Li Ning, the Chinese sportswear brand whose meteoric rise once epitomized China’s own economic ascent, said today it expects to post its third straight full-year loss, as it grapples with a restructuring, bloated inventories and slowing demand following the 2008 Olympics.
Li Ning, which is backed by private equity powerhouse TPG Capital and Singapore wealth fund GIC, forecast a net loss of up to 820 million yuan ($132 million) for 2014 due in part to costs related to its transformation plans.
Founded by the Olympic gold medal gymnast of the same name, Li Ning was China’s first homegrown sports brand that stood a chance competing internationally. During the 2008 Beijing Olympics, Li Ning stole the show from Adidas and went on to compete with Nike and other western sportswear makers on their home turfs. It was also the first Chinese sportswear brand to list in Hong Kong.
Today, the company is saddled with high levels of debts and is facing intense competition from Adidas and Nike, as well as up-and-coming domestic upstarts like ANTA Sports Products. The company’s turnaround plan has it refocusing on the Chinese market and on basketball. Yet industry watchers say the company’s strategy may still be straying too far from what originally worked.
So where did it all go wrong? How did it get trapped in this dilemma?
For a start, the hubris sparked by that iconic Olympic image – which catapulted Li Ning into the global consciousness, to the ire of Olympic sponsor Adidas – gave the company a false sense of security. Sales were booming, the share price spiked and, not content with being the number one sportswear firm in China, the company decided to take on Nike in its own heartland of Portland, Oregon.
That was perhaps its biggest mistake to date. As one New York-based retail expert memorably said about the U.S., “You could break into Fort Knox more easily than break into the basketball market”. Western firms often struggle when attempting to crack the China market, and so did Li-Ning in its attempts to globalize.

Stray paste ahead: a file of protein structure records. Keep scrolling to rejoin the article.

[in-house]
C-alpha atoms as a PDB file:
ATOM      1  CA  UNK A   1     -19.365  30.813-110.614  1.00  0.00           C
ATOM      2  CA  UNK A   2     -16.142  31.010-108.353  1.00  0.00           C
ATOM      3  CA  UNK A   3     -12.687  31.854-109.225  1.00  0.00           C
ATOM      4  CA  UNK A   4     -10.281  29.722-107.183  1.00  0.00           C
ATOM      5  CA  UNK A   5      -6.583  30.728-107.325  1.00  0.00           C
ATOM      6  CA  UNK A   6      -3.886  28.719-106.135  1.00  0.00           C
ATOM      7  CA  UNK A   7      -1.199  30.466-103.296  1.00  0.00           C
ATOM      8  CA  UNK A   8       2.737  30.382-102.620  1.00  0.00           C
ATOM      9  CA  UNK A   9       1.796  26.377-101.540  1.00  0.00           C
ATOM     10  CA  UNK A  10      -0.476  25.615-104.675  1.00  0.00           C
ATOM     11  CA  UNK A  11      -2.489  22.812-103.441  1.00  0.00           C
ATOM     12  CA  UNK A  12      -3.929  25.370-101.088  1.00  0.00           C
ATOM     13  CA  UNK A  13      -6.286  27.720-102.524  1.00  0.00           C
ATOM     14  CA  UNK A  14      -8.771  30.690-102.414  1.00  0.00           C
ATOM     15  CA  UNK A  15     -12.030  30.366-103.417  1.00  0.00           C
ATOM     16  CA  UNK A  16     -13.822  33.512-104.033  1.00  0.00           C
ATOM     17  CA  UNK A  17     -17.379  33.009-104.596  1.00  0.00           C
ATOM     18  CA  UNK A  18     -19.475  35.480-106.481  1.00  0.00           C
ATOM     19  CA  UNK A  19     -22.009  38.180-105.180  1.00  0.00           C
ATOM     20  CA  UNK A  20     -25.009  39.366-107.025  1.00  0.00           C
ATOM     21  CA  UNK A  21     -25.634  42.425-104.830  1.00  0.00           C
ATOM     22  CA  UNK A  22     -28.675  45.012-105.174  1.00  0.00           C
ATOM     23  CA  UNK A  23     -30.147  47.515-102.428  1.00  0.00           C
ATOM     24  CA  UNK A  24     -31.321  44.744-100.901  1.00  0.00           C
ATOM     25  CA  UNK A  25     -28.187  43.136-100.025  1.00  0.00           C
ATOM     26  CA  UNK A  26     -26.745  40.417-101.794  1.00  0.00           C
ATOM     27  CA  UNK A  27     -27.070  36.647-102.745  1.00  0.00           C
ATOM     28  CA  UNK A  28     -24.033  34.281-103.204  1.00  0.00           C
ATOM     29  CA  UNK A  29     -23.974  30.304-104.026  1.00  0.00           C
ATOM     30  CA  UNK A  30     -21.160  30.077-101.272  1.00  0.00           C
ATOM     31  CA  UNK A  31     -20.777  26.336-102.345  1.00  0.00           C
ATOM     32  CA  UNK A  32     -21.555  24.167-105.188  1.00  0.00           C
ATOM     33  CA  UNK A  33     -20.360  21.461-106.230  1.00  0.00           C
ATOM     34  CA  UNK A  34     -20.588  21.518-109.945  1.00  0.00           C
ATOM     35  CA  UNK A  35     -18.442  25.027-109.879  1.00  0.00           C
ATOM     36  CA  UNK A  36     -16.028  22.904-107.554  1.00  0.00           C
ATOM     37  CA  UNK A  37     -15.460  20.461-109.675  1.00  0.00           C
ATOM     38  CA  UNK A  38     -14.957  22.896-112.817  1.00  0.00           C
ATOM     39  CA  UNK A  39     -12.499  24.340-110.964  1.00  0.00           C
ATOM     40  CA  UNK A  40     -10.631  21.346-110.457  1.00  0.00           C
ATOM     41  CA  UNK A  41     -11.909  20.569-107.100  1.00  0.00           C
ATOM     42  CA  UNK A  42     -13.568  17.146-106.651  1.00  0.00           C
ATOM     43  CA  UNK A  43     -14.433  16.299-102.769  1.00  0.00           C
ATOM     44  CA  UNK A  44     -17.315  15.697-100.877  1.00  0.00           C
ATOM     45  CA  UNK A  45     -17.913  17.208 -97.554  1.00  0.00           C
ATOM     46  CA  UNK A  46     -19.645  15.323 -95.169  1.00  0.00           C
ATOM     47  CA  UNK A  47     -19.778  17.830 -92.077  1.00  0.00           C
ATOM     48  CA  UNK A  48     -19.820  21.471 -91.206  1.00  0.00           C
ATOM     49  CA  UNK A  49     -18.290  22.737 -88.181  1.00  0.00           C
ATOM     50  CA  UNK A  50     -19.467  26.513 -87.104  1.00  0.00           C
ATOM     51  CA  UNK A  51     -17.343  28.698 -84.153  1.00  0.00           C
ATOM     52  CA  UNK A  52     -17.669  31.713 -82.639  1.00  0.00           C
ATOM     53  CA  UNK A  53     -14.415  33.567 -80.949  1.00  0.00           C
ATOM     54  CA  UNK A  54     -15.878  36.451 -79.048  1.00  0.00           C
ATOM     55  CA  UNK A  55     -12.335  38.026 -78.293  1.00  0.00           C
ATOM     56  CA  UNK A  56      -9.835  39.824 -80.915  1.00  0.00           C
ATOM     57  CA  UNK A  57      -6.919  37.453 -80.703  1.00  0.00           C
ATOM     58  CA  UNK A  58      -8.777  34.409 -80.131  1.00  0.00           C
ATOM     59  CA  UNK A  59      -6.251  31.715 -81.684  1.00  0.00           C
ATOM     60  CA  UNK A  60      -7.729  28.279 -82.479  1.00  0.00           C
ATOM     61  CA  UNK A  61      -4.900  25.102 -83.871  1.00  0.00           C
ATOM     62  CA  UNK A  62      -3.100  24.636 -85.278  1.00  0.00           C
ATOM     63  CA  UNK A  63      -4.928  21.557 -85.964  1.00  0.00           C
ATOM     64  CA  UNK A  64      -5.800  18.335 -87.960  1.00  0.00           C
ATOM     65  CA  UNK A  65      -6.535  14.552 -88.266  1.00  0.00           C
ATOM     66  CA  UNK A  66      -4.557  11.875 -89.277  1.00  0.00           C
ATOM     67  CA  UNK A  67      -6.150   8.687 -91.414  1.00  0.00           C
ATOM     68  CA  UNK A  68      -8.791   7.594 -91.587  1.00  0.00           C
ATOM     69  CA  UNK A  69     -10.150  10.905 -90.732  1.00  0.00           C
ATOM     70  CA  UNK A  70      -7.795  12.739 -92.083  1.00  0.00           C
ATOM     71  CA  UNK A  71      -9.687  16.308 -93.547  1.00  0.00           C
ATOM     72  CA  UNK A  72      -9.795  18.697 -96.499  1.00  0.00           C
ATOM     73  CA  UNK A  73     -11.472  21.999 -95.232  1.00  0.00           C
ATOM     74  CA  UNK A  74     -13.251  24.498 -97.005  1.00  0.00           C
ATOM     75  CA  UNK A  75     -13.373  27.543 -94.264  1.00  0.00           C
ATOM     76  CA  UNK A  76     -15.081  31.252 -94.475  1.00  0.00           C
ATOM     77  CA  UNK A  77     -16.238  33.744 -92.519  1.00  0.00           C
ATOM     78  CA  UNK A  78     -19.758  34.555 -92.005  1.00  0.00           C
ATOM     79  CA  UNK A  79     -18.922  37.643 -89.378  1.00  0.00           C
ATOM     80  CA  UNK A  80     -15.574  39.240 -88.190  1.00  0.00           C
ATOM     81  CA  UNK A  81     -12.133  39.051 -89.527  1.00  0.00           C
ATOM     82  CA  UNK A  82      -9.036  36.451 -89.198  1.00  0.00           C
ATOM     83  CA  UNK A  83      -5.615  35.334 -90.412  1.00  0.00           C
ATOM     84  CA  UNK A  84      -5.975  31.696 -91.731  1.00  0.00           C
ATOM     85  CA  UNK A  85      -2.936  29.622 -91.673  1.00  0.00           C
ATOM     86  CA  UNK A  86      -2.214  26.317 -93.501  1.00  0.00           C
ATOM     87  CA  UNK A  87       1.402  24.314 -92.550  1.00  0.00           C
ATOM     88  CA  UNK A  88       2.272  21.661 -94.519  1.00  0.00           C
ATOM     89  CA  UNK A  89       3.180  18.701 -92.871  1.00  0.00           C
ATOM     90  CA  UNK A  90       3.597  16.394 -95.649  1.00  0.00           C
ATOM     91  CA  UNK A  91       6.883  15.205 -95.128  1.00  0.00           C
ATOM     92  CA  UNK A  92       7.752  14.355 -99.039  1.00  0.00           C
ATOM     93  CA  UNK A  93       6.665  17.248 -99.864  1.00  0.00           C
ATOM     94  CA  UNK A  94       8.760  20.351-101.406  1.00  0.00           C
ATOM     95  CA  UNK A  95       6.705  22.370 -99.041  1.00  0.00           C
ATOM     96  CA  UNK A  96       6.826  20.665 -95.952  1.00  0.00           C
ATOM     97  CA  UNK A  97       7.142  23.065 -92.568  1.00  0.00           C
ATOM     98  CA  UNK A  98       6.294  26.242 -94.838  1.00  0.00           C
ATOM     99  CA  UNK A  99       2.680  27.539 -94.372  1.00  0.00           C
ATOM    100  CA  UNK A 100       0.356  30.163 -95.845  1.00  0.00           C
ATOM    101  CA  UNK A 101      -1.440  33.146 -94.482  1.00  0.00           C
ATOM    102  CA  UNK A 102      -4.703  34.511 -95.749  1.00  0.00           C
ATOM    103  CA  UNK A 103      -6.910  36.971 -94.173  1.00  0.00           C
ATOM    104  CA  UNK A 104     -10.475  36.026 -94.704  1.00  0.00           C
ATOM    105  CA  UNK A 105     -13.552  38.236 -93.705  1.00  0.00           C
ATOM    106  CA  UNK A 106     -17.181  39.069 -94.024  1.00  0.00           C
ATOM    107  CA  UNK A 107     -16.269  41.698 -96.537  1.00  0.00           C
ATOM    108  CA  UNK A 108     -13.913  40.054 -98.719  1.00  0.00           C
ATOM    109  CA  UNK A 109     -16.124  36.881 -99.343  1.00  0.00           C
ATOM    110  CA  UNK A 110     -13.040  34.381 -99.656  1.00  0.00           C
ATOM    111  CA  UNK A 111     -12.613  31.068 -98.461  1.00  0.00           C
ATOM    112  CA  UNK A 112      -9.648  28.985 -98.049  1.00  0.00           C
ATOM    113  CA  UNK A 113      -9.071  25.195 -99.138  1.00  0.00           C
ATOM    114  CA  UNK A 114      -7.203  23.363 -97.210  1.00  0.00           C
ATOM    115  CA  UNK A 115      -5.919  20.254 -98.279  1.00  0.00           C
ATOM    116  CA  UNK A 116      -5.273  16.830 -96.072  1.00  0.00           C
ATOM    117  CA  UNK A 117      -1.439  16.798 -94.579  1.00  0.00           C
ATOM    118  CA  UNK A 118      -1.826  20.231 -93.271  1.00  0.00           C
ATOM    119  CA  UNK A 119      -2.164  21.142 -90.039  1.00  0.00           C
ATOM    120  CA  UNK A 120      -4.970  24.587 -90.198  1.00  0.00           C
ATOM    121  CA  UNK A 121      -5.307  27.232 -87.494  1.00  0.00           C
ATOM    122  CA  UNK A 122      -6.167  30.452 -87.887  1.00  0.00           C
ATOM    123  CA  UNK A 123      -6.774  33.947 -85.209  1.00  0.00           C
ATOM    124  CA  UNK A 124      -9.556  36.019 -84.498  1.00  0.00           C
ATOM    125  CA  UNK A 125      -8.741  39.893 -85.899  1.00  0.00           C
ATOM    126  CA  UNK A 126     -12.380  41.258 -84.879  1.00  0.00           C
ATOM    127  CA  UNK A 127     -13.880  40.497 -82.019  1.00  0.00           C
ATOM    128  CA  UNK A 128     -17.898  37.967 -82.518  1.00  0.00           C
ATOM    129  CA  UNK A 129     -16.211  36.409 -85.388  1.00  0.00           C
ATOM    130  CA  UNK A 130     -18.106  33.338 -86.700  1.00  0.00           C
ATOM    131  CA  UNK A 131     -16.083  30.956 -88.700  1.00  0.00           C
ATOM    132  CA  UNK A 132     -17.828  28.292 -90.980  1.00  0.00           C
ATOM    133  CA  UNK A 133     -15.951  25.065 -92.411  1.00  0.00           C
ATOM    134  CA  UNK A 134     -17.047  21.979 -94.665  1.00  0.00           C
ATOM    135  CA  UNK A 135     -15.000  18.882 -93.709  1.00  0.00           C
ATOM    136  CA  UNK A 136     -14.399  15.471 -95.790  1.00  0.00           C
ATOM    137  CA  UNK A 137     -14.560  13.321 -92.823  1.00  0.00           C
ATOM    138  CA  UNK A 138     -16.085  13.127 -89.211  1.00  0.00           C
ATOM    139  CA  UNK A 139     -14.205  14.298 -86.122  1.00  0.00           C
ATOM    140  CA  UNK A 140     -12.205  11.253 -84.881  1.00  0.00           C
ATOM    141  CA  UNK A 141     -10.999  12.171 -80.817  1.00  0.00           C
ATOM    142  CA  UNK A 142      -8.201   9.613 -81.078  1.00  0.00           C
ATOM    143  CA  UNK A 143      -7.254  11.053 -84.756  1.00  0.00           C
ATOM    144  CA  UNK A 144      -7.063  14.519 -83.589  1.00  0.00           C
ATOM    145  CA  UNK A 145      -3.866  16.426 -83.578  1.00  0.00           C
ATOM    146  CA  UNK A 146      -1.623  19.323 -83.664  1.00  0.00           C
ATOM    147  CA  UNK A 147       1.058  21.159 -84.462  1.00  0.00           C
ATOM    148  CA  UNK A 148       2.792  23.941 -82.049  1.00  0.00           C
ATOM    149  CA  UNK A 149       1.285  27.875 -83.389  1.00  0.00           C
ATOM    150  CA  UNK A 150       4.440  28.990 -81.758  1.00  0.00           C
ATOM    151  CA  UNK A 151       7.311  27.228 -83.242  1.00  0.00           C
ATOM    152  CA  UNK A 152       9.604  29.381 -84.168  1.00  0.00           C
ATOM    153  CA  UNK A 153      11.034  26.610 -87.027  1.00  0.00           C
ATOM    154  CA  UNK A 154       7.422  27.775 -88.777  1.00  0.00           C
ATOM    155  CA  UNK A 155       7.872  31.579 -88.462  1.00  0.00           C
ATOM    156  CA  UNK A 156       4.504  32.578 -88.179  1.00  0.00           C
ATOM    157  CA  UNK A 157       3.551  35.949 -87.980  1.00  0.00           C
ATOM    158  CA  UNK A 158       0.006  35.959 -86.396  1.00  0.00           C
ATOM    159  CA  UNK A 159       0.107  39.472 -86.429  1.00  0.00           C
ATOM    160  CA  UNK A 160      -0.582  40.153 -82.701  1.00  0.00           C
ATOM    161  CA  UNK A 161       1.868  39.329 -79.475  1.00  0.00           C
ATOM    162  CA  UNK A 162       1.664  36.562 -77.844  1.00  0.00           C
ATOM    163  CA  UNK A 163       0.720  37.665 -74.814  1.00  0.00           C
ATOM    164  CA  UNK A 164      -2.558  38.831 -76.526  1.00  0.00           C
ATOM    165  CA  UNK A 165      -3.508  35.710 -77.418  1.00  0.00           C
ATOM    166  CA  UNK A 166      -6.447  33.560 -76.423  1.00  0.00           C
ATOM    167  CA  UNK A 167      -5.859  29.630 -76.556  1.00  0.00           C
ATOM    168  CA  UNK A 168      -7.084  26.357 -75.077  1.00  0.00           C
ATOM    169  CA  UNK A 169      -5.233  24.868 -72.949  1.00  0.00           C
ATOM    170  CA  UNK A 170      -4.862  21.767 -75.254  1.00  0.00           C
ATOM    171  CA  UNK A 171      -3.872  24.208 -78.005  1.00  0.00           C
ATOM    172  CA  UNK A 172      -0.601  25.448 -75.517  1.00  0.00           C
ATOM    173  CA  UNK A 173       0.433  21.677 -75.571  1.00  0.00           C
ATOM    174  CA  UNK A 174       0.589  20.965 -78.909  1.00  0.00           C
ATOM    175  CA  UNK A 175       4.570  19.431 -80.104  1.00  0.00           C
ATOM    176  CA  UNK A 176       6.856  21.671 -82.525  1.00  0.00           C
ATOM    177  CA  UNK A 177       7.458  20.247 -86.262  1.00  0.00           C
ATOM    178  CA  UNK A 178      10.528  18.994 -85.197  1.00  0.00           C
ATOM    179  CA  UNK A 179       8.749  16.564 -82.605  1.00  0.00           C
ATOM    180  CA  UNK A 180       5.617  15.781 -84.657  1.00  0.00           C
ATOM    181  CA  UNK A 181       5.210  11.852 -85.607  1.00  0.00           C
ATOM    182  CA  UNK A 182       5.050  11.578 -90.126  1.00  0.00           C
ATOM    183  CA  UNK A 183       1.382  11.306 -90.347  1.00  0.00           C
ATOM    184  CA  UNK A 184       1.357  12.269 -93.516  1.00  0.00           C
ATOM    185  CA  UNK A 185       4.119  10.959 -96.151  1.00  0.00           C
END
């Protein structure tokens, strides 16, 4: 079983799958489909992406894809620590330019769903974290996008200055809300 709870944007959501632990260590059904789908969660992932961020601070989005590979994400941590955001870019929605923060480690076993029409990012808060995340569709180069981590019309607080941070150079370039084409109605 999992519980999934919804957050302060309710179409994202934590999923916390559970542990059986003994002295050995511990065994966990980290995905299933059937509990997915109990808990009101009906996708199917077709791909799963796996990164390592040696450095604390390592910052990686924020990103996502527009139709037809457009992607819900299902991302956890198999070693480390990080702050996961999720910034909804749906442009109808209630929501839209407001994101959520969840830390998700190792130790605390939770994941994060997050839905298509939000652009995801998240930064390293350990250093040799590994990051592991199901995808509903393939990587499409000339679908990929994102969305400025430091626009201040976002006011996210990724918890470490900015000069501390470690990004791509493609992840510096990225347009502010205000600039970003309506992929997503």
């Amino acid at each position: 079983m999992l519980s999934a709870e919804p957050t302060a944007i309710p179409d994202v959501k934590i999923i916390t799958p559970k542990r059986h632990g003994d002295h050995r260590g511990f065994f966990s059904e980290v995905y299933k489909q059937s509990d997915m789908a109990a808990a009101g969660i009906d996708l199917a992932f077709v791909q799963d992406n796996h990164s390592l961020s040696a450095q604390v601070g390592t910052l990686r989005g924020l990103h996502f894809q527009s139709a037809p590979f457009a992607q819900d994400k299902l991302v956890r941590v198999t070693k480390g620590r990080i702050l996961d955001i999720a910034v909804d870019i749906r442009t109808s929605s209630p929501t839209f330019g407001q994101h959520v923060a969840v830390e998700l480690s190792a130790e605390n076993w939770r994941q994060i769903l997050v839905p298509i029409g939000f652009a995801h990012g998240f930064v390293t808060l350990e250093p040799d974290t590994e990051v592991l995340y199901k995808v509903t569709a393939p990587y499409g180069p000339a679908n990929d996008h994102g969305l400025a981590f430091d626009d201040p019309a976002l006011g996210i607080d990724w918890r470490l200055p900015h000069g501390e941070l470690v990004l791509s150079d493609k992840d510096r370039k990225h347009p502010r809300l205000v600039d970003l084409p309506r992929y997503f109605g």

Secondly, its branding makeover had questionable upside and was very possibly damaging to the company. Li-Ning’s original logo was widely thought to be too similar to the Nike swoosh – no bad thing in the China market where copycats are expected and accepted in equal measure. It’s not clear if Nike ever threatened to sue, either in China or in the U.S., but a change was made and the new logo now resembles a cross between those of Anta, Kbird and Kinglike – three other Chinese sportswear brands. Meanwhile, the company’s English slogan “Anything is Possible” was launched in 2002 – two years before Adidas rolled out “Impossible is Nothing” – but the company unfairly took more hits for plagiarism and was forced to “Make the Change.”
Thirdly, the company failed to realize that China is less of one huge market and more of a conglomeration of many smaller ones. What worked in second and third-tier cities, namely affordable clothing and practical footwear, couldn’t simply be translated to the top-tier cities, like Beijing and Shanghai. Why would China’s most mature consumers want to wear clothes seen as cheap and provincial? The company attempted to relaunch itself as a premium brand, but when prices became comparable to Nike and Adidas – with little discernible increase in quality – the foreign cool factor won out every time in the big cities, while consumers in the smaller cities instead turned towards cheaper, local brands like Peak and 361°. Once again, hubris had got the better of the company.
Other players in China’s sportswear market have had difficulties, but with Li-Ning losing sight of its key demographic, the company has suffered more than most. Beijing’s Olympic flame has long since been snuffed, but Li-Ning must try to rekindle its fire.
Original title by Quartz: China’s formerly high-flying sportswear maker is a long way from a rebound
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